Getting Started with jQuery


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Getting Started with jQuery

  1. 1. Creating Web Applications using jQuery Akshay Mathur
  2. 2. Let’s Know Each Other • Do you code? • OS? • Programing Language? • HTML? • JavaScript? • JSON? • Why are you attending?
  3. 3. Akshay Mathur • Founding Team Member of o ShopSocially (Enabling “social” for retailers) o AirTight Neworks (Global leader of WIPS) • 15+ years in IT industry o Currently Principal Architect at ShopSocially o Mostly worked with Startups  From Conceptualization to Stabilization  At different functions i.e. development, testing, release  With multiple technologies
  4. 4. Advance JavaScript • As we try creating real world web applications, things go complex • However, there immerges a pattern of requirements o Common functions can be created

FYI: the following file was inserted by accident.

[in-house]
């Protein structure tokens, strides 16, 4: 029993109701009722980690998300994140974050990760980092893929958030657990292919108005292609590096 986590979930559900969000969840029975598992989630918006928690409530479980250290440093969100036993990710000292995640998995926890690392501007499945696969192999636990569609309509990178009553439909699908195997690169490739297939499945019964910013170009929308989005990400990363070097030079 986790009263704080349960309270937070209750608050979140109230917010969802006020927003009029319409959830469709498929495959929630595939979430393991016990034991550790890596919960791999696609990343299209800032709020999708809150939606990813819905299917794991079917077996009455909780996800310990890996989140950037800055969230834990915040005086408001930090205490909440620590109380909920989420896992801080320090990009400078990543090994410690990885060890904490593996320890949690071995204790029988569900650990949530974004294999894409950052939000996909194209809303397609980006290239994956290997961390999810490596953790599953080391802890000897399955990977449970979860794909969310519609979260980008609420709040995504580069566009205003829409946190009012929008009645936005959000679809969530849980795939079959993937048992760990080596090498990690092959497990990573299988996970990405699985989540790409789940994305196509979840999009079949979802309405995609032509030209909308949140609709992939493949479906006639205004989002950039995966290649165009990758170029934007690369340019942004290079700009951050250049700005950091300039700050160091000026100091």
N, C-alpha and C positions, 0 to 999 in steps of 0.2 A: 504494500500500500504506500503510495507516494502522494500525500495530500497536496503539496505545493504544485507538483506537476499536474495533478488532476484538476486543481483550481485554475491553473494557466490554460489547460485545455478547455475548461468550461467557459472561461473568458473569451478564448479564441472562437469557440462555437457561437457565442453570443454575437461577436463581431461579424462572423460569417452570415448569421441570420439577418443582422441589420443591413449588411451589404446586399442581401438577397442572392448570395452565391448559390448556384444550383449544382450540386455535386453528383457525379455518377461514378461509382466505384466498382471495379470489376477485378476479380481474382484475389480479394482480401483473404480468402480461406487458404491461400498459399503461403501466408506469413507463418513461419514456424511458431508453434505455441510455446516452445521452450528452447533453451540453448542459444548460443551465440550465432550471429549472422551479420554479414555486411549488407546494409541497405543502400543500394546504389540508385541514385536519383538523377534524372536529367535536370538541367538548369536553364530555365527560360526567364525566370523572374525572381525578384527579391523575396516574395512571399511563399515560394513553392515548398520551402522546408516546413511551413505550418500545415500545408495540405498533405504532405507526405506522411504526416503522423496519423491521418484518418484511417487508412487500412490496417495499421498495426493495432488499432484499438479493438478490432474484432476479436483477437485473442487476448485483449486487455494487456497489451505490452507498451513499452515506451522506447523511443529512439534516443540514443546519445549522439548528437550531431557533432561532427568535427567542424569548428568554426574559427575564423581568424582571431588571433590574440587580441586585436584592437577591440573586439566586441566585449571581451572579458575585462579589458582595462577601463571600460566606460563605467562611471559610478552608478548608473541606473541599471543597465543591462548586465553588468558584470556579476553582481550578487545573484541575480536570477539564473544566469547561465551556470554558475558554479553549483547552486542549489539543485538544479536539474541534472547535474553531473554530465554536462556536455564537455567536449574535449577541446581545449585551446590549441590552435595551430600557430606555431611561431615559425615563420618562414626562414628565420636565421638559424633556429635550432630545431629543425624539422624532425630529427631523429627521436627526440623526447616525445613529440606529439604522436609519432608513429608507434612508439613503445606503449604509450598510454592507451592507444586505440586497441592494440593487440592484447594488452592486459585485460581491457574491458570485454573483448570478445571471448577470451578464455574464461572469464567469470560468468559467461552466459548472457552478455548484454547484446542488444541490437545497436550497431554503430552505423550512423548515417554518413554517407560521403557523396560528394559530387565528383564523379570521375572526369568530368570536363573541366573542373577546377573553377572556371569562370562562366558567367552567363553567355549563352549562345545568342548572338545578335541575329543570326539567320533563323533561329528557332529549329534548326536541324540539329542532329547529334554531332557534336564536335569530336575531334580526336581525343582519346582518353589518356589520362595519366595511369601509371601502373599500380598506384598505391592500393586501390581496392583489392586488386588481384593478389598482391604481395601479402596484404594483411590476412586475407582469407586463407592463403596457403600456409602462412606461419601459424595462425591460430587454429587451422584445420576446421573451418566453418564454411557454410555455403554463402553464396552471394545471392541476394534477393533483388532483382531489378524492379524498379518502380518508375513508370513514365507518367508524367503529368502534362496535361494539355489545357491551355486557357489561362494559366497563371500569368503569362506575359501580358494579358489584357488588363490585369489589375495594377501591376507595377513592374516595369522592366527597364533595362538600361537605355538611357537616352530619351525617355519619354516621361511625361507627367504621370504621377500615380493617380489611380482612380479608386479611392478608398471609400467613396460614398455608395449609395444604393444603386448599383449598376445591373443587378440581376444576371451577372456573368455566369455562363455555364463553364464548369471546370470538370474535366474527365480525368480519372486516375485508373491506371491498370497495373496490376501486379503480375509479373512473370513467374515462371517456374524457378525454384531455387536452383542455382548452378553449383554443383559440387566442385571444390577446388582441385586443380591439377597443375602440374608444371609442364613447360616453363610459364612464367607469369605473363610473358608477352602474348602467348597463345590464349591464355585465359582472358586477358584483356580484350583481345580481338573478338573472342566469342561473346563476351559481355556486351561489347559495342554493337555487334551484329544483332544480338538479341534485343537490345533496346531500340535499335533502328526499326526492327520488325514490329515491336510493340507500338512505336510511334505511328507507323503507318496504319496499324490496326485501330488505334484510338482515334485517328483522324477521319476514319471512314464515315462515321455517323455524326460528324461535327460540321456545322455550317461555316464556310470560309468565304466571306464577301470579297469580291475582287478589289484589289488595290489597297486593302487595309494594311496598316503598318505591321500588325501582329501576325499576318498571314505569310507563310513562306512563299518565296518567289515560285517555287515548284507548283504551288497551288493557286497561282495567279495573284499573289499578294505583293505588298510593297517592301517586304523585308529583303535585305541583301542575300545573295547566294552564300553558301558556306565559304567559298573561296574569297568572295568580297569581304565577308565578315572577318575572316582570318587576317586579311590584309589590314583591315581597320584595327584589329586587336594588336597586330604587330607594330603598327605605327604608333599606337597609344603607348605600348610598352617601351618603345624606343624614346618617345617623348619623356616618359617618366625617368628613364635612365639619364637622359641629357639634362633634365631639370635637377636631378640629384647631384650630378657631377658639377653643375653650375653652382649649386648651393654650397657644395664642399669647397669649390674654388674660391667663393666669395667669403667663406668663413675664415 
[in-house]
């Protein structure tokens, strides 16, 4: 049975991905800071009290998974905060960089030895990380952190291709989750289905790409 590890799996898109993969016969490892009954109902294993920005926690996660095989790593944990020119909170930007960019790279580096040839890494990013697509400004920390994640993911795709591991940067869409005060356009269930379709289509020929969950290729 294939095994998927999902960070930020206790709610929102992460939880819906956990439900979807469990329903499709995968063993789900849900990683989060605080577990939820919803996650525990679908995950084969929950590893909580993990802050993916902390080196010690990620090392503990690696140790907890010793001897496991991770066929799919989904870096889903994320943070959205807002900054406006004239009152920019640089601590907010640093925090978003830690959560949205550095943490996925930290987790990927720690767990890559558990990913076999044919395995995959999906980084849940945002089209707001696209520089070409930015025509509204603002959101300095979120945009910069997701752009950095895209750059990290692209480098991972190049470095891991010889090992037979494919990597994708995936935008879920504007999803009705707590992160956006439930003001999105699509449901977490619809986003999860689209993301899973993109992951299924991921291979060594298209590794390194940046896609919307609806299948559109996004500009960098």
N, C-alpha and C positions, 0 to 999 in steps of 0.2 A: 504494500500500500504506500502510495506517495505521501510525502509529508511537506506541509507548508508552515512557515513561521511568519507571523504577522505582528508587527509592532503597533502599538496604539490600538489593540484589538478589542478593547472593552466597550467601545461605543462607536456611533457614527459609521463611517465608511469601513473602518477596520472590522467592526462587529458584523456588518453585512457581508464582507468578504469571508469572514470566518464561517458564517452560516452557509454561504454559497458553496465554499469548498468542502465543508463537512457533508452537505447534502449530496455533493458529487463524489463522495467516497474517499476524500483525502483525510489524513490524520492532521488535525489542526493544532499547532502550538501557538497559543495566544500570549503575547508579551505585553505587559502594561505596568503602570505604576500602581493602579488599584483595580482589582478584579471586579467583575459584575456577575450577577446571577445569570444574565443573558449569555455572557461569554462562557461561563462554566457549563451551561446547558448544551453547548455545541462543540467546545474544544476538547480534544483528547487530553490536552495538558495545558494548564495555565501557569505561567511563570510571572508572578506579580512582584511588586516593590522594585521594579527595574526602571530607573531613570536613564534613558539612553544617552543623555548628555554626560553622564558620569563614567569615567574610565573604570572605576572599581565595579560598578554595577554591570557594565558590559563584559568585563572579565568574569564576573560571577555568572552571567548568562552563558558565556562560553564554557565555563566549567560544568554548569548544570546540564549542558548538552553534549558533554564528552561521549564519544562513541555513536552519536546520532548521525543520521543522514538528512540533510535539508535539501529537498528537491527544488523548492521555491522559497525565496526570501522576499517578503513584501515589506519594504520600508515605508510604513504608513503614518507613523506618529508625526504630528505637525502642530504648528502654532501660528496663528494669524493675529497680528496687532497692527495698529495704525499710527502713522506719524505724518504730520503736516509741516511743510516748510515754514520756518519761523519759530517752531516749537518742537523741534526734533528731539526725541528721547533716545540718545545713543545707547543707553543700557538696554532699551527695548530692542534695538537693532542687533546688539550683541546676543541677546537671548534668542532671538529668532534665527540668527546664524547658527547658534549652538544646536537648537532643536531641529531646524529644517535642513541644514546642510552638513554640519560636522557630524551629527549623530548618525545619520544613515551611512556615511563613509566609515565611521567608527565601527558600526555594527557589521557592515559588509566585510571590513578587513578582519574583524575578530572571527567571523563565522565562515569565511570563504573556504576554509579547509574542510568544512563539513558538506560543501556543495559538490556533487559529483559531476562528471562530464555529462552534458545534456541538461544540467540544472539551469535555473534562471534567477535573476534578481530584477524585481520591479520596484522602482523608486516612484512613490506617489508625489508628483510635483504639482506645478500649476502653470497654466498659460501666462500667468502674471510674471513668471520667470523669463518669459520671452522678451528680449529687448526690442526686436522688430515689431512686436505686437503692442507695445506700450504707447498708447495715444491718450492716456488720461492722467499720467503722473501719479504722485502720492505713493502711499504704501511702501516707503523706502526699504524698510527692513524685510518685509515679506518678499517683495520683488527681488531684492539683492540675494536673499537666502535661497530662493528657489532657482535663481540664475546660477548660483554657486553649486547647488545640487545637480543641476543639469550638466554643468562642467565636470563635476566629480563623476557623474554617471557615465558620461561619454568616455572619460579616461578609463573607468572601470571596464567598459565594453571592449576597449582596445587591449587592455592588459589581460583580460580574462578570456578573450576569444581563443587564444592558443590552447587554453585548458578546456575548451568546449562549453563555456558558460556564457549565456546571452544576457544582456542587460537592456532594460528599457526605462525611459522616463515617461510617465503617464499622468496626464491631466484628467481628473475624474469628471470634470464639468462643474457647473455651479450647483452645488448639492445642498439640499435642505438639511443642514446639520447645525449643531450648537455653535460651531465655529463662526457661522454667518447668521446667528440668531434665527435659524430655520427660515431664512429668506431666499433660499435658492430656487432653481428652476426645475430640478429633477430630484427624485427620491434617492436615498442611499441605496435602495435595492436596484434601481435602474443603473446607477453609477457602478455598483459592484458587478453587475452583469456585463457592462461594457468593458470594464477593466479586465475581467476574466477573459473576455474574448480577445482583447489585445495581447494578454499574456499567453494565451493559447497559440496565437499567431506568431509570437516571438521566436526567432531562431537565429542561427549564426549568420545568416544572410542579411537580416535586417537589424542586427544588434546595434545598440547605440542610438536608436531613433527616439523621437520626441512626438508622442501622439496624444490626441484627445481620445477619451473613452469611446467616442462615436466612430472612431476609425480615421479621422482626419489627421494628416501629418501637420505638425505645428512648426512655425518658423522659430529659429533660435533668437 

5. 5. JS Framework • Library for simplifying JS coding • Provides simple interface and syntactic sugar for common JS work o Selecting DOM element o DOM traversal and manipulation o Event handling o Takes care of cross browser and cross version issues
  6. 6. jQuery • Jquery is most popular • Takes care of cross browser and cross version issues • Simplifys JS coding o Selectors for easy DOM traversal o Everything is via functions o Same function for get and set o …
  7. 7. jQuery Versions • 2.x series doesn’t work on old IE browser o Do not use if you need to support  Internet Explorer 6.0  Internet Explorer 7.0  Internet Explorer 8.0 • 1.x series support old IE browsers • Please carefully read jQuery download page
  8. 8. jQuery Function • jQuery registers a function in global scope jquery() • For convenience, this function is also mapped to a single character $ $()
  9. 9. jQuery Function • This functions takes an argument of various types and returns jQuery objects jquery(‘selector’) $(DOM_element)
  10. 10. jQuery Object • Always a list (Array) o Methods of Array work normally on jQuery object $(‘’).length // 0 o Members of the list are DOM elements o Empty list, if no element • Native JavaScript methods and properties are o NOT available on jQuery Objects o Available on the members of the Array $(‘img’)[0].src